In recent cases, Judge Robinson has been making it her practice to bifurcate damages and willfulness in patent cases for purposes of both discovery and trial. Two recent decisions elaborate on this procedure and the Court’s reasoning behind bifurcating damages and willfulness “in all but exceptional patent cases.” See The Dutch Branch of Streamserve Development AB v. Exstream Software, LLC, C.A. No. 08-343-SLR, Memo. Order (D. Del. Aug. 26, 2009); see also Robert Bosch LLC v. Pylon Manufacturing Corp., C.A. No. 08-542-SLR, Memo. Order (D. Del. Aug. 26, 2009).
Noting the substantial patent docket pending in the District of Delaware, Judge Robinson states that in her experience “discovery disputes related to document production on damages and the Daubert motion practice related to damages experts are a drain on scarce judicial resources.” See, e.g., The Dutch Branch of Streamserve Development, Memo. Order at 1-2. Furthermore, Judge Robinson notes that without bifurcation “the burden imposed on a jury in a patent trial is extraordinary” as they are to determine not only the technical issues surrounding an infringement and invalidity determination but then must “understand the complexities of the relevant market…in order to determine the economic consequences of their liability decisions.” Id. at 2. It is because of these burdens that Judge Robinson believes that “bifurcation promotes the just and efficient resolution of what damages, if any should be awarded by: (1) giving the parties – those with the most expertise in the market – the first opportunity to translate the Federal Circuit’s final legal decision on liability into practical commercial consequences; or (if the parties cannot resolve the matter) (2) giving the damages jury a focused dispute to resolve.” Id. at 2.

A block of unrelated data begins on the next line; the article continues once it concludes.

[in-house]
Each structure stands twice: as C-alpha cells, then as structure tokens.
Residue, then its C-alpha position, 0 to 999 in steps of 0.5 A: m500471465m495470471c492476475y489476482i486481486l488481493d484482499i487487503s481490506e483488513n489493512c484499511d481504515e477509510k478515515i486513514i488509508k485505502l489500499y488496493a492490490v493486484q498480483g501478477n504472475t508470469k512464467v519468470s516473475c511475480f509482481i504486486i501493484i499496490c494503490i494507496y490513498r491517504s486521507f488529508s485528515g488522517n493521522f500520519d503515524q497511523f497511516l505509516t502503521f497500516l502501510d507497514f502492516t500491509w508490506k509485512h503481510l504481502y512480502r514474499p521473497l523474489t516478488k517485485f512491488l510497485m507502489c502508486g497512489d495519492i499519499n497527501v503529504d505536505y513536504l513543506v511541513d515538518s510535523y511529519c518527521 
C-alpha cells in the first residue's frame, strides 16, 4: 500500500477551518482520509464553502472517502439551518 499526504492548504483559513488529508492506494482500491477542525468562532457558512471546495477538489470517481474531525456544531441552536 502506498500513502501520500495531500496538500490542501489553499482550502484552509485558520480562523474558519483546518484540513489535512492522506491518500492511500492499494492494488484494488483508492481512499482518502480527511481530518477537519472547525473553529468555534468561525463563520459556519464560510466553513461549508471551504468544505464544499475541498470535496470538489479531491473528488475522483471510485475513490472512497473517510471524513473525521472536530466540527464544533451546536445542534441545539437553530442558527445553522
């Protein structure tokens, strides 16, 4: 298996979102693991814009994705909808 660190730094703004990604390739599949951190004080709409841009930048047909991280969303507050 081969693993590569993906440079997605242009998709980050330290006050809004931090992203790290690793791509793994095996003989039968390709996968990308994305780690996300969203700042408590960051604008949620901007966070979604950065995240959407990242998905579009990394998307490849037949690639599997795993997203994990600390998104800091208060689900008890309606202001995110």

In the Bosch case, the plaintiff further argued that willfulness cannot be bifurcated from infringement because it is entitled to have the same jury hear and decide both infringement and willfulness under the Seventh Amendement. Robert Bosch LLC, C.A. No. 08-542-SLR, Memo. Order at 2. The Court rejected this argument, consistent with Federal Circuit precedent that willfulness and infringement require different proof and therefore need not be tried at the same time and further noted that “willfulness is a damages issue, not a liability issue.” Id. at 2-3. Judge Robinson also noted that although she “respect[s] plaintiff’s right to a jury trial on the issue of willfulness” she “quer[ies] whether this right is so broad as to trump a court’s right to manage its caseload, especially when the potential costs…are so high.” Id. at 3 (noting in a footnote those costs being that willfulness “is an intrusive and inflammatory issue to discover and try”).